I have been thinking a lot about “wisdom” these days. Our modern American culture is seeking after many things—power, individual liberty, prosperity, equality, justice, security, survival, and a modicum of sanity. Yet, wisdom seems to be far down the list. Our political discourse is loud, opinionated, divided, and duplicitous; there seems to be little Jesus-shaped wisdom poking through.
Jesus’ brother invites us to consider two kinds of wisdom—worldly wisdom and “wisdom from above”—and choose which realm of wisdom we want to operate from within. Listen closely to James 3:13-18 (MSG):
“Do you want to be counted wise, to build a reputation for wisdom? Here’s what you do: Live well, live wisely, live humbly. It’s the way you live, not the way you talk, that counts. Mean-spirited ambition isn’t wisdom. Boasting that you are wise isn’t wisdom. Twisting the truth to make yourselves sound wise isn’t wisdom. It’s the furthest thing from wisdom—it’s animal cunning, devilish conniving. Whenever you’re trying to look better than others or get the better of others, things fall apart and everyone ends up at the others’ throats.”
Twisting the truth, and trying to look better than others or get the better of others…at each other’s throats—sound familiar? This is Facebook in 2020 which one pastor aptly calls “Satan’s urinal.” The real shame is how many Christians are choosing to add to the trough and even swimming the backstroke through it. Like Joseph being lured into a trap by Potiphar’s wife, we would be wise to follow his example and “tear ourselves away” from Facebook and run out of the social media out-house before it’s too late (Gen. 39).
Every day we find ourselves back in Eden standing before the Tree of Temptation faced with two types of wisdom. Will we choose to align ourselves with God’s wisdom from above? Or will we take and eat of worldly human wisdom that James warns us about—“animal cunning, devilish conniving?”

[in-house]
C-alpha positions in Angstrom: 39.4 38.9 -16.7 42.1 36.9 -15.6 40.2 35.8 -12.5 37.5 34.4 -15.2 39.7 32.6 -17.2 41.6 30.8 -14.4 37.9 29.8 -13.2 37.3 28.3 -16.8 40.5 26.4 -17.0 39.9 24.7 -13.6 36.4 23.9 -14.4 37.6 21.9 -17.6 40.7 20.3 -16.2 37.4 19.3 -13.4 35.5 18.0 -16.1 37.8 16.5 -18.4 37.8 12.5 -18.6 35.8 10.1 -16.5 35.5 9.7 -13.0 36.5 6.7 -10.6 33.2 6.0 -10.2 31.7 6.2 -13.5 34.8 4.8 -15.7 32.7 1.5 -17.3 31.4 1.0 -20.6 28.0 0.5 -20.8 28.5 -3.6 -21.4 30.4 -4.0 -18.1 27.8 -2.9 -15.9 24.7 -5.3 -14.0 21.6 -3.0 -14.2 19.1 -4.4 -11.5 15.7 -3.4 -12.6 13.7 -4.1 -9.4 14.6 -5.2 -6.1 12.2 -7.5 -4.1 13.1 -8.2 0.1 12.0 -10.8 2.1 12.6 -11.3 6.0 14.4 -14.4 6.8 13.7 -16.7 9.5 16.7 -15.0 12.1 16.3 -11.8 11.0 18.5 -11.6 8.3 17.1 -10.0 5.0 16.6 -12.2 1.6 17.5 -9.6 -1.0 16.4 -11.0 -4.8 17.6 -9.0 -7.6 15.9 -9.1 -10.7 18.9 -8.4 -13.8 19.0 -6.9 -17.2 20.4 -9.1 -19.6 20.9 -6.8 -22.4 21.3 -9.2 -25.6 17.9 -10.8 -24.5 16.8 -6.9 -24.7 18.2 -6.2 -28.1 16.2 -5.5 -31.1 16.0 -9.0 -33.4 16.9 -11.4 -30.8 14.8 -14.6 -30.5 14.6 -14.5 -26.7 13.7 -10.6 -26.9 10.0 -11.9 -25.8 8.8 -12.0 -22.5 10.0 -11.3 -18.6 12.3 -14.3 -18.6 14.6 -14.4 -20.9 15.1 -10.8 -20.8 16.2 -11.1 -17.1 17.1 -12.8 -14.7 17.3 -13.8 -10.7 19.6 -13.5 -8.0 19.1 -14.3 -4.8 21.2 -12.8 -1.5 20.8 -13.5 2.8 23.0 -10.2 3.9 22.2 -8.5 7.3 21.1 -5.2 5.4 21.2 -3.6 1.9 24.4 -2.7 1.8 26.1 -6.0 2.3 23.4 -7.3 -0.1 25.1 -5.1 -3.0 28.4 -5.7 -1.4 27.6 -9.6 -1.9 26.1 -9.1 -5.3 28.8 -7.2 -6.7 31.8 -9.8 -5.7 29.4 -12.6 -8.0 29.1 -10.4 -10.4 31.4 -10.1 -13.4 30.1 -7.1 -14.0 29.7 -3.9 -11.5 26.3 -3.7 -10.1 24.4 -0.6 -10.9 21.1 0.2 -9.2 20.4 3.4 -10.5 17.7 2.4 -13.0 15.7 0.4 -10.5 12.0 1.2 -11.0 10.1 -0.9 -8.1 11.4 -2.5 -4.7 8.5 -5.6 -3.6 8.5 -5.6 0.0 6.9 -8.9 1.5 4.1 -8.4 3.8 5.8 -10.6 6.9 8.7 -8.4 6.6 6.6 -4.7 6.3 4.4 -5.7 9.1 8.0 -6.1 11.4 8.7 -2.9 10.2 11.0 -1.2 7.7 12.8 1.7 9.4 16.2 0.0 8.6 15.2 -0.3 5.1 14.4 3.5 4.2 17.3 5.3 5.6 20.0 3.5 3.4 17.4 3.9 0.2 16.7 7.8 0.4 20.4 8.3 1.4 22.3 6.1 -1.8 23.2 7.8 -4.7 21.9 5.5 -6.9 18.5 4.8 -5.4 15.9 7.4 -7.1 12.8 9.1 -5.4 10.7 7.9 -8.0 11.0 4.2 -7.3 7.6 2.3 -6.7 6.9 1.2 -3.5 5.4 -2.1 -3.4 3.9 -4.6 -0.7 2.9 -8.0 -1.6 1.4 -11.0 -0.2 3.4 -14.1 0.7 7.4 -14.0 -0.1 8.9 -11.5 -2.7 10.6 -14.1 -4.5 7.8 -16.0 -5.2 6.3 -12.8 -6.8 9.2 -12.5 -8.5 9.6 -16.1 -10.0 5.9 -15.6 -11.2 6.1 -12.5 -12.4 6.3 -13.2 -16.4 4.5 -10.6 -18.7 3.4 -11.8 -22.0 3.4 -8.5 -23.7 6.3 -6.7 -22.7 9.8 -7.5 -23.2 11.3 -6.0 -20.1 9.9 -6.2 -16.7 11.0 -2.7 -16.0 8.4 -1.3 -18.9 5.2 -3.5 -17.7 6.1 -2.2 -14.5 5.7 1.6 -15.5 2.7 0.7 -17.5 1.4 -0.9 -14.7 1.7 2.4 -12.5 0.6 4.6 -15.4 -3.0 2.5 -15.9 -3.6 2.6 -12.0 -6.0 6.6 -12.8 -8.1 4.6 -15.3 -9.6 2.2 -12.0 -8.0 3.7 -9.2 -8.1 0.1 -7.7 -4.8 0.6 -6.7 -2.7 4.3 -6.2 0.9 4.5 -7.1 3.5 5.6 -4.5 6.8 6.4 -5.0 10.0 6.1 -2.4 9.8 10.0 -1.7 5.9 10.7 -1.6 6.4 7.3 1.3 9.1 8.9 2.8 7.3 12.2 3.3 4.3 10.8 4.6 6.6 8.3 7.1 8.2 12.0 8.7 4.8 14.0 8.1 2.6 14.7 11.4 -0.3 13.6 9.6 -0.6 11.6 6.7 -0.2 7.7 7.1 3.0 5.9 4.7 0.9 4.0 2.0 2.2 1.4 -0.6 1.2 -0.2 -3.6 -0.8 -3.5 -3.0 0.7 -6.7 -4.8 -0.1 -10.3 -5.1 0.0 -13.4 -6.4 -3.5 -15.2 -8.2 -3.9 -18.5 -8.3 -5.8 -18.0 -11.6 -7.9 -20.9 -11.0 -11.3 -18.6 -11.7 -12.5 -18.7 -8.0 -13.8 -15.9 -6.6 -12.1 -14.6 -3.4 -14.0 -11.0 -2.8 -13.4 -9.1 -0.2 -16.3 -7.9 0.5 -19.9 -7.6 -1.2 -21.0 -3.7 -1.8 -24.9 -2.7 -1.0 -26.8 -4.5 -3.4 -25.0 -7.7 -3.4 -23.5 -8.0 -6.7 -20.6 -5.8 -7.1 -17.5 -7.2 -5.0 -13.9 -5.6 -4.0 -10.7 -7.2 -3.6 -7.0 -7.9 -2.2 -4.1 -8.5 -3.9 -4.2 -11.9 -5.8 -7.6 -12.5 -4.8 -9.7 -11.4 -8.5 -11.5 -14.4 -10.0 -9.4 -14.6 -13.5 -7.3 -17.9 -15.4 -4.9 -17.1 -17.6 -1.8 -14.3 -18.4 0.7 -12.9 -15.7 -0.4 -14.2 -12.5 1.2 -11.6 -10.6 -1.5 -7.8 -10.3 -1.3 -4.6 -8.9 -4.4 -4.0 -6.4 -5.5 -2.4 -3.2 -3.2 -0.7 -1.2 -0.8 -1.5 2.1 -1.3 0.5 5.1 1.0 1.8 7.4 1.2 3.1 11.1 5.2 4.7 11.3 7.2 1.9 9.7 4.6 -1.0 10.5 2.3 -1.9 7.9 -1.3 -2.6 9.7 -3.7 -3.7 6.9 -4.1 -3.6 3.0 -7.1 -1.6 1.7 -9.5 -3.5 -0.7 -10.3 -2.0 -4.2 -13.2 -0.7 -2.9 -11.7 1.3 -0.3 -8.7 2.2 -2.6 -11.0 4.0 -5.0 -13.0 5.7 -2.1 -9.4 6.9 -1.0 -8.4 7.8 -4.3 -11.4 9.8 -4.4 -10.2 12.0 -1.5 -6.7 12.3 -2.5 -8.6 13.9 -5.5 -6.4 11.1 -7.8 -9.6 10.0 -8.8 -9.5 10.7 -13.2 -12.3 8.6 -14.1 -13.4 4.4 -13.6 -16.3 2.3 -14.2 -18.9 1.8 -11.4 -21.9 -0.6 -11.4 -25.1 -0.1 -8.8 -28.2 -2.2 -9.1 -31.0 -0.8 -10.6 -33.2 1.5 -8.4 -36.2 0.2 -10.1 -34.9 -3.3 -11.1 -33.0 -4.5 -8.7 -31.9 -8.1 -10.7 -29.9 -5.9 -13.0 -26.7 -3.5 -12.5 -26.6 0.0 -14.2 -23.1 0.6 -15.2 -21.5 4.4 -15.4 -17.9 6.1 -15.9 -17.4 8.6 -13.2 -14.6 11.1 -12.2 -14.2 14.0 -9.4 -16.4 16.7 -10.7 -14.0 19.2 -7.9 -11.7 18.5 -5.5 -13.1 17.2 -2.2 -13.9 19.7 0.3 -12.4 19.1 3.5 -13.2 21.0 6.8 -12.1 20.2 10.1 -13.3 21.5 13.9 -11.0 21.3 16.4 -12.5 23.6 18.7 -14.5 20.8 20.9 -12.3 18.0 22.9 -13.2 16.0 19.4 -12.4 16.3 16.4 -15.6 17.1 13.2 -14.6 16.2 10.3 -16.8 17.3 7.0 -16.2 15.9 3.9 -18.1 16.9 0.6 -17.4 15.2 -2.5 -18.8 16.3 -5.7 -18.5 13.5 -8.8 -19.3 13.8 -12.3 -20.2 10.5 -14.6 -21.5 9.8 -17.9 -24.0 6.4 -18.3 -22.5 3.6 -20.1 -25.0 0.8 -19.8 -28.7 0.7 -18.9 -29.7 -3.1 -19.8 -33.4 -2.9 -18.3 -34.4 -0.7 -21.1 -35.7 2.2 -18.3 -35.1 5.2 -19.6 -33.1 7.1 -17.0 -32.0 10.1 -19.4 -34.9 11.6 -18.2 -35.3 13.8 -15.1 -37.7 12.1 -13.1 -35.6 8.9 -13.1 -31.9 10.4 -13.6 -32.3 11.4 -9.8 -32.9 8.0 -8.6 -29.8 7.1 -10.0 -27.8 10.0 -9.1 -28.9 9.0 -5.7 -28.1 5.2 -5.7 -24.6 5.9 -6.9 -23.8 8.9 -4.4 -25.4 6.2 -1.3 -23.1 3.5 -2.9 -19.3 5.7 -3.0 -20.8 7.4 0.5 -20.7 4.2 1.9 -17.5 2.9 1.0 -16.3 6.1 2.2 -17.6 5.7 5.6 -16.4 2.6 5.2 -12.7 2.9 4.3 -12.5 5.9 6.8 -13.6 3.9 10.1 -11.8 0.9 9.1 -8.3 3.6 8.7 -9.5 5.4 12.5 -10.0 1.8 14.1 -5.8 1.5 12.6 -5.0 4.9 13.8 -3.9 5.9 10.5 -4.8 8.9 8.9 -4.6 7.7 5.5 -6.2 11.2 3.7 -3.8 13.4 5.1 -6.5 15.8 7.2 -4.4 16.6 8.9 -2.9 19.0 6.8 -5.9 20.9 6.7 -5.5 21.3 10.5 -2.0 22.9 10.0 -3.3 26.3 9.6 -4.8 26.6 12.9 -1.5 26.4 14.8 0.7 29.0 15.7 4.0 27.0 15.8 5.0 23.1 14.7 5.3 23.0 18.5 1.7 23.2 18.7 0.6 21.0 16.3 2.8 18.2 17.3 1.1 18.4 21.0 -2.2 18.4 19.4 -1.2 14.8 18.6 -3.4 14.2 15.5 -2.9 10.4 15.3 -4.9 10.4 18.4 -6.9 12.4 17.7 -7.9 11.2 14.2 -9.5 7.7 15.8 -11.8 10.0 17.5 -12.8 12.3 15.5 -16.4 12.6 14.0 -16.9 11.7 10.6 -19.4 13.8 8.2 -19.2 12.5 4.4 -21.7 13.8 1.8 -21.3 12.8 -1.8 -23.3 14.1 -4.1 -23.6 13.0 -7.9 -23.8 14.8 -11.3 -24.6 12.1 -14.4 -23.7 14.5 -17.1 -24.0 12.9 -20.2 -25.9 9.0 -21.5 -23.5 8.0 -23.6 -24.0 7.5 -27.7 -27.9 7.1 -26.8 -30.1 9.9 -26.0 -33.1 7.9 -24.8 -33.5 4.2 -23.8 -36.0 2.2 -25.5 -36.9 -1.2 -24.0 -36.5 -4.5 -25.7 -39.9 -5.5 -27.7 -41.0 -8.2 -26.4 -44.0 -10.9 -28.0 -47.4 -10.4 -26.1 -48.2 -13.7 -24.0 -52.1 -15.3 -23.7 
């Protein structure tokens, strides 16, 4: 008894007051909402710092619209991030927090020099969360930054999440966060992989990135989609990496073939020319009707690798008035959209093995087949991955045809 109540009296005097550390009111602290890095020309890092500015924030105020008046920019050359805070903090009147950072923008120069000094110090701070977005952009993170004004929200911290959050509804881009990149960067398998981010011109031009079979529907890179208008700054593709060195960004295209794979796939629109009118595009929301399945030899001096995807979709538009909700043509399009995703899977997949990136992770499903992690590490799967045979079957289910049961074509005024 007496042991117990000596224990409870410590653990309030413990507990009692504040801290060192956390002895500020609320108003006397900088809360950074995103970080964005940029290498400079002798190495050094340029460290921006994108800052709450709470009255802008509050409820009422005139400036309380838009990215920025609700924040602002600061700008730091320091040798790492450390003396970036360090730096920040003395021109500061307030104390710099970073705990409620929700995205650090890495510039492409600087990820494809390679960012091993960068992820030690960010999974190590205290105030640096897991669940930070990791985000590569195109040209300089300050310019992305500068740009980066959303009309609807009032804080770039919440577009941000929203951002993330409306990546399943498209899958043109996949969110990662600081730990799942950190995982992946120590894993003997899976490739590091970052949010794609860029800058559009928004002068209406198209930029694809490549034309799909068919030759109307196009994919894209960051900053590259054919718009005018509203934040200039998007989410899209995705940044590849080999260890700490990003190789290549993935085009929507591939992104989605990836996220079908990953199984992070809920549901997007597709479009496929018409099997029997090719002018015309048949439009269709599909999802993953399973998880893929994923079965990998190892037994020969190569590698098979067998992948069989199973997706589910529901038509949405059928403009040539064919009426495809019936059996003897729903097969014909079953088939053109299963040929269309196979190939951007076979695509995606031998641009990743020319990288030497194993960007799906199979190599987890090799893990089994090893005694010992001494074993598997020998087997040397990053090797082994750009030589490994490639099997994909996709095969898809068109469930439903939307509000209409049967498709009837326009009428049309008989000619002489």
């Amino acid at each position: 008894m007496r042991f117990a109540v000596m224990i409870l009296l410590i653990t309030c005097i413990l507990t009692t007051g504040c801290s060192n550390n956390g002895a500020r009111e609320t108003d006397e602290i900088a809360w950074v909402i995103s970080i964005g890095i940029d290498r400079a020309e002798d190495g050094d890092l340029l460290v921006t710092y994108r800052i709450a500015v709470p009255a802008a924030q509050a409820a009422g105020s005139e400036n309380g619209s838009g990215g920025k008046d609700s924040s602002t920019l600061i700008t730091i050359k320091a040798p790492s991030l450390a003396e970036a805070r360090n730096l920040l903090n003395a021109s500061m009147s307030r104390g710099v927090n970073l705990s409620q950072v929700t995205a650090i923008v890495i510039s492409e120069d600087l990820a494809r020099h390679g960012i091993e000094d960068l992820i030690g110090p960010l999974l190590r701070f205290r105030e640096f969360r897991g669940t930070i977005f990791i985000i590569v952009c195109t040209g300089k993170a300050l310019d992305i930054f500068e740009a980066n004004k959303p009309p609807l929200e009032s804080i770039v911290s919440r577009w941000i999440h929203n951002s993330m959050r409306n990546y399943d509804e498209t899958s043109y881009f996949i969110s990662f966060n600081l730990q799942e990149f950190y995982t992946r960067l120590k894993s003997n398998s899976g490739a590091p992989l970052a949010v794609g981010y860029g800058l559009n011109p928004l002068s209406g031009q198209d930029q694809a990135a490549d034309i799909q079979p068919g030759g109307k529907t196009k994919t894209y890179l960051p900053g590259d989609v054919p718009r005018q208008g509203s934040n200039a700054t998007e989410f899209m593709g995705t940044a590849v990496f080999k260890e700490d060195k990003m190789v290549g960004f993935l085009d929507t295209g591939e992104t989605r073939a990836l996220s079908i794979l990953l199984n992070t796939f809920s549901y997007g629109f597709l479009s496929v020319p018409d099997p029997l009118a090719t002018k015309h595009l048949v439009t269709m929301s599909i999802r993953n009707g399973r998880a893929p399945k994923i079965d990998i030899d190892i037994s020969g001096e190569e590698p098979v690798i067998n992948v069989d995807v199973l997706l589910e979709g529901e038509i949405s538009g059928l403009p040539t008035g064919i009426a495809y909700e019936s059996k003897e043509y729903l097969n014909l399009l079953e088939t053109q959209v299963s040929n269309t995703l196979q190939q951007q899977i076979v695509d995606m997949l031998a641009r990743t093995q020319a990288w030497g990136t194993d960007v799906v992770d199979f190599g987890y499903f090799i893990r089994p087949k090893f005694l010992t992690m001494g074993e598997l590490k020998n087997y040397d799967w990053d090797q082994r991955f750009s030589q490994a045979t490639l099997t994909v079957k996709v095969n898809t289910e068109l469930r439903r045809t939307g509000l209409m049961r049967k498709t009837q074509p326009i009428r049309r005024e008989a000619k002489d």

Based on what I’m watching and reading in the media, we’ve set up a buffet line at the forbidden Tree. We love being the arbiters of Good and Evil, usually defining “good” as whatever our tribe is propagating at the moment. Despite Jesus’ clear teaching, we love pointing out the dust particle in “the other’s” eye while we ignore the 8 foot log protruding from our own eye. To echo James, “This should not be!” (James 3:10)
But let’s now turn out eyes toward the Wisdom-from-above Jesus offers his followers:
“Real wisdom, God’s wisdom, begins with a holy life and is characterized by getting along with others. It is gentle and reasonable, overflowing with mercy and blessings, not hot one day and cold the next, not two-faced. You can develop a healthy, robust community that lives right with God and enjoy its results only if you do the hard work of getting along with each other, treating each other with dignity and honor.”James 3 The Message
This passage hardly needs commentary. Christians everywhere simply need to knock it off (repent), stop posting like verbal piranhas, and put down the poisonous apple whose rancid juice is dripping off the chins of our Facebook pages. We need to remember that the word “church” in Greek is ek-klesia—and means the community of people “called out” from the rest of the world and its ways. We are called to be a “holy people” which means “set apart” from the masses and devoted to a countercultural way of life.
Anybody interested in a Way of life and civil discourse that is more “gentle and reasonable, overflowing with mercy and blessings?” Anybody want to be part of a “healthy, robust community that lives right with God?” James says we can be the change and become that kind of compelling alternative society “only if [we] do the hard work of getting along with each other, treating each other with dignity and honor.”
Rise up, Church! We have work to do. Let us humble ourselves and ask God to help us “Go out into the world uncorrupted, a breath of fresh air in this squalid and polluted society. Provide people with a glimpse of good living and of the living God” (Phil 2:14-15 MSG).
Grace and peace,